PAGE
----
Ohio cannot enforce a new state law for this election that reduced the number of days available for voters to cast absentee ballots by mail or in person, a federal judge ordered today. U.S. District Court Judge Peter C. Economus granted a preliminary injunction sought by the NAACP, the League of Women Voters of Ohio, and a group of African American ministers that effectively restores the full 35 days of early voting prior to the Nov. 4 general election. He found that the law is likely unconstitutional even though the state argued that its absentee voting options are more liberal than most states in the nation. His order requires Secretary of State Jon Husted, a Republican, to add more evening voting hours and an additional Sunday to the hours he previously had set through a directive.
“Despite the fact that individual voters may simply choose to vote at other times during the current early-voting period, the socio-economic and other factors identified by the plaintiffs coupled with the reductions to (early in-person) voting caused by (the law and an associated directive) result in fewer voting opportunities for African Americans than other groups of voters, as it will be more difficult for African Americans to vote during the days and hours currently scheduled than for members of other groups.”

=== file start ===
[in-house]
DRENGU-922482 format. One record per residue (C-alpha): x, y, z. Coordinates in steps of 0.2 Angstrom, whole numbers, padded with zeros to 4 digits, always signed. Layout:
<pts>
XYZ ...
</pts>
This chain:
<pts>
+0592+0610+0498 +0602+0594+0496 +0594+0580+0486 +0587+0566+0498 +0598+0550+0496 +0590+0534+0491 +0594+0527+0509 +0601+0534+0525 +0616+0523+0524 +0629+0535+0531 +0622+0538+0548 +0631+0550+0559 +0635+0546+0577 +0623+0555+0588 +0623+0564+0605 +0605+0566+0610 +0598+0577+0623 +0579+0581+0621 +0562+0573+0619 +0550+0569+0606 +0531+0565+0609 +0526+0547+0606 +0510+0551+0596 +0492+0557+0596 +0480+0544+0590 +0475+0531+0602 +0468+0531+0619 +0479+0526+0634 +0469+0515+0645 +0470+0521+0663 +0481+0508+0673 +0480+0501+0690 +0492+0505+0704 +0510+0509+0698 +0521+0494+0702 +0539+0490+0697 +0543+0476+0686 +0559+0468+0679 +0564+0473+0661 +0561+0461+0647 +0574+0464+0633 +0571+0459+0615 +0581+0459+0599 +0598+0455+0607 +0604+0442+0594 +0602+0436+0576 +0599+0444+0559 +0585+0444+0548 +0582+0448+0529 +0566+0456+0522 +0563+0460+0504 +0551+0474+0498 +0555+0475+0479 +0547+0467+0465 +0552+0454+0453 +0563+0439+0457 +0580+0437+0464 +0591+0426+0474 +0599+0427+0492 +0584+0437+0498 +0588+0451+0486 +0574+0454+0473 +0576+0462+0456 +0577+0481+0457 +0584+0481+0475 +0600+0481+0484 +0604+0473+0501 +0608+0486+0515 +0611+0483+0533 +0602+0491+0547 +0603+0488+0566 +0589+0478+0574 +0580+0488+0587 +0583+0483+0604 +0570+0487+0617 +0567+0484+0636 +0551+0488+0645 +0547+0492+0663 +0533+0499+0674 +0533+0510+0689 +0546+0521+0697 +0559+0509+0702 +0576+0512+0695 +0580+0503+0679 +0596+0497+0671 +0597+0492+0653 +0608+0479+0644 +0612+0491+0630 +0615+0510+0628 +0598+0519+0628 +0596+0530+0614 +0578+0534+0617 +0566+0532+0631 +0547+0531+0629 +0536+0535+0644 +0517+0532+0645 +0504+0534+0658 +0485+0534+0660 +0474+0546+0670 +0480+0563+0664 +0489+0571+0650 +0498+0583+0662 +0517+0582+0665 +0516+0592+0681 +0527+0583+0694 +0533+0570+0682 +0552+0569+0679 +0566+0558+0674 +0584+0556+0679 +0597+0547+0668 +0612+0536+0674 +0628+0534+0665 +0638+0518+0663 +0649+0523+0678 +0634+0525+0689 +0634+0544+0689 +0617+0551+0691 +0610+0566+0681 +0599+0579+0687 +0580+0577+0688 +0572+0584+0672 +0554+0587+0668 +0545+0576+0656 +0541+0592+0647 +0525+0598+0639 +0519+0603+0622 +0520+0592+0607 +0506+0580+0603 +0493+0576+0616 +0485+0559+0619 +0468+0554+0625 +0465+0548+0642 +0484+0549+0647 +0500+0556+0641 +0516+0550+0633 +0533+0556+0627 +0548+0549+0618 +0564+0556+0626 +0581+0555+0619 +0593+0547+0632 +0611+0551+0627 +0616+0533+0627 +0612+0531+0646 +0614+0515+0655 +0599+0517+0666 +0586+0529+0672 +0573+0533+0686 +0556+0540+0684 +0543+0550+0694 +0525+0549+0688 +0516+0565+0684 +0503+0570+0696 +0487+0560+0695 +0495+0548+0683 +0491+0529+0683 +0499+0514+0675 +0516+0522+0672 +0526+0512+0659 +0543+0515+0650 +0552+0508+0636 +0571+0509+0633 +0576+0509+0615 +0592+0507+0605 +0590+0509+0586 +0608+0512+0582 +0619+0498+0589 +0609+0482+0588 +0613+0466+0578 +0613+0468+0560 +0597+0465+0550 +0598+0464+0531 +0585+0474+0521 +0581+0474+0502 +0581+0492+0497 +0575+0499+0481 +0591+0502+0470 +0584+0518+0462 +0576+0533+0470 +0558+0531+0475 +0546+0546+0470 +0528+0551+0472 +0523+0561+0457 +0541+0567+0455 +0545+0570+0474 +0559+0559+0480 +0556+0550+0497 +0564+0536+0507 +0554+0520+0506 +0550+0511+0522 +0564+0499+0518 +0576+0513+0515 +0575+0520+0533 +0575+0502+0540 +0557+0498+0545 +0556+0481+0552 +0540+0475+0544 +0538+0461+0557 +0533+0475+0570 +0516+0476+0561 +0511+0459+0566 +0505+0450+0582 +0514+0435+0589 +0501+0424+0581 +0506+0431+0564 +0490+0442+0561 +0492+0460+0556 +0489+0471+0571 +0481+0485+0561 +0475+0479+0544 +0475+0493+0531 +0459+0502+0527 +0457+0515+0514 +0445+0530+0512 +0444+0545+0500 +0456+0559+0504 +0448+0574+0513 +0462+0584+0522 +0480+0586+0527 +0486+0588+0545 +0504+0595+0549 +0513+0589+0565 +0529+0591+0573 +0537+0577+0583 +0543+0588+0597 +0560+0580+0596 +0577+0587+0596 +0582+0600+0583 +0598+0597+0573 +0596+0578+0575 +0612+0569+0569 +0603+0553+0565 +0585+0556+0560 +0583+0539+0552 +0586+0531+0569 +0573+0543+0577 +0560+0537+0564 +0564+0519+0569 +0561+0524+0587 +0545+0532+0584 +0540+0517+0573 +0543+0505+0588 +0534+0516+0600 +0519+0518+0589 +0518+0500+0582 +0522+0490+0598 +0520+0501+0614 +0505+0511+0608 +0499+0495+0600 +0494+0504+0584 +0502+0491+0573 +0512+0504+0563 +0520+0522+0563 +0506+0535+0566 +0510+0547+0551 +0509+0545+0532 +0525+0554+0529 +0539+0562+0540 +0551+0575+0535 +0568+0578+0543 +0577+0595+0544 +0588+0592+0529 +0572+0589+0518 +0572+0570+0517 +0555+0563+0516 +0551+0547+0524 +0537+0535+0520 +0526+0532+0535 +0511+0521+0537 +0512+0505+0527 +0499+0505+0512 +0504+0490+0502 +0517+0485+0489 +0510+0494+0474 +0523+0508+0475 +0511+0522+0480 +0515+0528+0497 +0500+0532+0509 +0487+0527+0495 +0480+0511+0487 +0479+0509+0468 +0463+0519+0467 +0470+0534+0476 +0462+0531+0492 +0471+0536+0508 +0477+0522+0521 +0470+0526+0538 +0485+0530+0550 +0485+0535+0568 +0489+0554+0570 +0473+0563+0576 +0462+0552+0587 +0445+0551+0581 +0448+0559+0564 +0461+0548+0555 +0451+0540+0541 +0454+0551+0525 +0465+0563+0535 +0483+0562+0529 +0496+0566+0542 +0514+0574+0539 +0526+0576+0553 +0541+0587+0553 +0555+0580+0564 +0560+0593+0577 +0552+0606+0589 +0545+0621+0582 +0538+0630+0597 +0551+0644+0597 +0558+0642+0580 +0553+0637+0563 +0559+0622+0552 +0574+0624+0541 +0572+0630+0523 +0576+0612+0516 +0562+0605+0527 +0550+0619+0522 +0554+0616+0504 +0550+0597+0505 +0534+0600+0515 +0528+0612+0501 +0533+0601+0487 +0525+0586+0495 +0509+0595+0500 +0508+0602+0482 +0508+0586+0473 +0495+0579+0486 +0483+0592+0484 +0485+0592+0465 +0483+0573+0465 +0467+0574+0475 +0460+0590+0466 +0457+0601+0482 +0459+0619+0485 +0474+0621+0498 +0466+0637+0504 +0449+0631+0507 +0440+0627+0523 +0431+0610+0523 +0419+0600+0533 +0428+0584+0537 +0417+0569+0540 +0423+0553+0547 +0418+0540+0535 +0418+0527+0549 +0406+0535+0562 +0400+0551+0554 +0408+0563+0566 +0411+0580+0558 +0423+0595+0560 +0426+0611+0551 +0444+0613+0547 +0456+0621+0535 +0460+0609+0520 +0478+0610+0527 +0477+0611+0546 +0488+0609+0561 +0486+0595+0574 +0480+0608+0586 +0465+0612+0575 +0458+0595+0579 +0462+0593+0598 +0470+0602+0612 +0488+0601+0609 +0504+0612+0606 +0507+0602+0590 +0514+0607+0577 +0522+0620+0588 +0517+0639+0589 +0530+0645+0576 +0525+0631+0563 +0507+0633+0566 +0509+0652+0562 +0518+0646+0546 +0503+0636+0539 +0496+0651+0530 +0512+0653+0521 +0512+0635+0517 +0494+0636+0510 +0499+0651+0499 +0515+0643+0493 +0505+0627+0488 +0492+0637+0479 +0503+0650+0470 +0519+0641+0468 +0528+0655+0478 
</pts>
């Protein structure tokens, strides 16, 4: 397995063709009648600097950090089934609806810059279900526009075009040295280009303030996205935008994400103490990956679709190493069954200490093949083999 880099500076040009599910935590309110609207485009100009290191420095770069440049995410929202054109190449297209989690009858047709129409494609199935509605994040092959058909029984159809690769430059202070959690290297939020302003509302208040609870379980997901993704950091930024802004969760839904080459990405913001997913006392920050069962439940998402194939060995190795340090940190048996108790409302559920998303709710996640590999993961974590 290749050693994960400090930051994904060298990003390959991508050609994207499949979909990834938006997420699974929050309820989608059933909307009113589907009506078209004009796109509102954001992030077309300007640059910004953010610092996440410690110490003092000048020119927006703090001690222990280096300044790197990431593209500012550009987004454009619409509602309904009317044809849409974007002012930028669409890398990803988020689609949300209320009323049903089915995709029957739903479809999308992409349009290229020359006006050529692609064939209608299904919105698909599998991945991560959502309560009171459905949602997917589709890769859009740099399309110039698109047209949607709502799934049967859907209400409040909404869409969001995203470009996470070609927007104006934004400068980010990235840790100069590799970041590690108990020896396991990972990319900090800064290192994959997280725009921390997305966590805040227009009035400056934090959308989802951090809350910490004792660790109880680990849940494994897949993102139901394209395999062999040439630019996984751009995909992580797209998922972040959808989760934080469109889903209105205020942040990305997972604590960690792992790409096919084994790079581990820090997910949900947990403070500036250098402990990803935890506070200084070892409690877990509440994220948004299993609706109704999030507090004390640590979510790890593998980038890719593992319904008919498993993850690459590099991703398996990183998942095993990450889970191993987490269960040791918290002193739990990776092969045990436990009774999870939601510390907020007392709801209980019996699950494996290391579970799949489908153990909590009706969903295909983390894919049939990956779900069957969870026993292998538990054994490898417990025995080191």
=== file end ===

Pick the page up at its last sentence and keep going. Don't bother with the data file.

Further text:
The judge ordered Mr. Husted to require all county boards of election to adhere to a uniform schedule of early voting that would take place beginning on Sept. 30 that would include additional evening hours between Monday, Oct. 20 and Friday, Oct. 24 and between Monday, Oct. 27 and Friday, Oct. 31.
It also provides for voting on Sunday, Oct. 26, in addition to the Sunday voting already provided on Nov. 2 under Mr. Husted’s current directive.
Full Article: Judge blocks Ohio from limiting early voting – Toledo Blade.